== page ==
Intermediate 14 Sofia Pia Belenky, Intermediate 14 (2015-16), Skype Butt

Cryptoarchitecture II: World Without Work

Joseph Grima, Pernilla Ohrstedt

"During the war, in hundreds of Iliums all over America, managers and engineers learned to get along without their men and women, who went to fight. It was the miracle that won the war - production with almost no manpower." - Kurt Vonnegut, Player Piano

In his 1952 pulp masterpiece Player Piano, Kurt Vonnegut describes a future society in which all labour has been automated, humans remain in control and access to material wealth is universal - yet for most, life has been stripped of its sense of purpose.

Along these lines, Intermediate 14 continues its investigation of architectural space as a political geography defined by technological forces both visible and unseen. As the rituals of everyday life become inescapably automated and reshaped by an onslaught of disruptive technologies - from ad-driven lawyerbots to self-cleansing smart homes and fully autonomous production plants - labour, one of the key activities defining the organisation of the modern city, is subjected to an identity crisis. What is gained and what is lost in a workfree city? What forms of social relations will architecture be asked to articulate? Is the assumption that automation will spell the end of the labour-driven city correct in the first place?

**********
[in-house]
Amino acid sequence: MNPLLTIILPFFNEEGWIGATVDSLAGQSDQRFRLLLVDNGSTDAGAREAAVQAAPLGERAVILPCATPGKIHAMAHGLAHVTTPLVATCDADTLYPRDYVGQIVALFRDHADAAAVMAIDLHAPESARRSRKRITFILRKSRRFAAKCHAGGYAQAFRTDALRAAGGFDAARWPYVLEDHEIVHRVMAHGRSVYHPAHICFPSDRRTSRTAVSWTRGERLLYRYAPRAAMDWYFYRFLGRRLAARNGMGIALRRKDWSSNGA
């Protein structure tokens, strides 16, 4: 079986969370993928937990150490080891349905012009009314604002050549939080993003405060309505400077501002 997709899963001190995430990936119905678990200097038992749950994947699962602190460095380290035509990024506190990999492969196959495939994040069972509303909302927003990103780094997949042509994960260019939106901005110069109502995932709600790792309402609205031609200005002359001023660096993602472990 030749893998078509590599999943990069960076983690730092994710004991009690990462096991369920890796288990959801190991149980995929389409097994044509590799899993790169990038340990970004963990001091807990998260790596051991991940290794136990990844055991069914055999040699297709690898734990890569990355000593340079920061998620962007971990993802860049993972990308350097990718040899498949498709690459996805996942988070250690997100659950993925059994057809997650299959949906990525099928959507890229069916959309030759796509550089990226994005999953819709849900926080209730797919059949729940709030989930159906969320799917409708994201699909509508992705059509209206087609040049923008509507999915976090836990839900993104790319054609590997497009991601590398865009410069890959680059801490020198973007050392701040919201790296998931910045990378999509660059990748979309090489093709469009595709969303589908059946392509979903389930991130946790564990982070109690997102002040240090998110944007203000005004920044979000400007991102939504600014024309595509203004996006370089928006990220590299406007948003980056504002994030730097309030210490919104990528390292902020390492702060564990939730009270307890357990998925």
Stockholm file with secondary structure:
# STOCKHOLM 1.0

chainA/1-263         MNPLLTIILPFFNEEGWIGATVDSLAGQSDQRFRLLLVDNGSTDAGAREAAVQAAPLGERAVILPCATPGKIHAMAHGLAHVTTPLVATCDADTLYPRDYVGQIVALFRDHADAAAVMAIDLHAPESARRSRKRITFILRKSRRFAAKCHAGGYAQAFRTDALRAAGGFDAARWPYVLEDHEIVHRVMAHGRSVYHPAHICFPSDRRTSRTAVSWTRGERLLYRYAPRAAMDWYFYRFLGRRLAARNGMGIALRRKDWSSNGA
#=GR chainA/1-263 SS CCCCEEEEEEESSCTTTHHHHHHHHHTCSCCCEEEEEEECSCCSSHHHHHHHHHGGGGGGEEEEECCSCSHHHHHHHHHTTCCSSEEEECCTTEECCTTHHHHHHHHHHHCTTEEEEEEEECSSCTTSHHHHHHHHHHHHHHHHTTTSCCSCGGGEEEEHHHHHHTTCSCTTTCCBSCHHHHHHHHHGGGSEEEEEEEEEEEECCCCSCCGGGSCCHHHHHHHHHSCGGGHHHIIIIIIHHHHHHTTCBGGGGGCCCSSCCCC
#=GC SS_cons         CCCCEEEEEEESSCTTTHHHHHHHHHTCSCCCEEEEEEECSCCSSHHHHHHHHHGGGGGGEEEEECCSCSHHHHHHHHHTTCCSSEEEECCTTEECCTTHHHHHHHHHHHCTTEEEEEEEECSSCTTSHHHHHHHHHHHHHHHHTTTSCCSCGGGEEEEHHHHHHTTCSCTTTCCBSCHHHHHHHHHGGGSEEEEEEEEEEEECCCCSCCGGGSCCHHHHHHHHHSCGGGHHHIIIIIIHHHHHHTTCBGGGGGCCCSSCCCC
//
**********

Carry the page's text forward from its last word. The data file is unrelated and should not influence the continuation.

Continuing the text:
In its analysis, the unit will examine what theorist Benjamin Bratton has termed 'The Stack' - the vertically thickened geography of computational and infrastructural apparatuses comprising six layers: Earth, Cloud, City, Address, Interface and User - reinterpreting these elements architecturally as the elementary building blocks of a new landscape defined by an evolving and increasingly symbiotic relationship with technology. Considering labour as a centrally designed activity underpinning the definition of private and public space, the unit will speculate on the adaptation of such space in a nearfuture reality.

Unit Staff

Joseph Grima is a graduate of the AA and a partner at Space Caviar, an architecture office based in Genoa, which operates at the intersection of research, technology, politics and the public realm. He is also the director of the Ideas City programme at the New Museum in New York and a visiting professor of urban design at University College London. He was previously the editor-in-chief of Domus and director of Storefront for Art and Architecture.

Pernilla Ohrstedt runs a London-based design and architecture studio engaged in projects ranging from buildings to installations, exhibitions and products. Previously she worked on a number of projects at Storefront for Art and Architecture in New York, and was project director for the Canadian Pavilion at the Venice Architecture Biennale.


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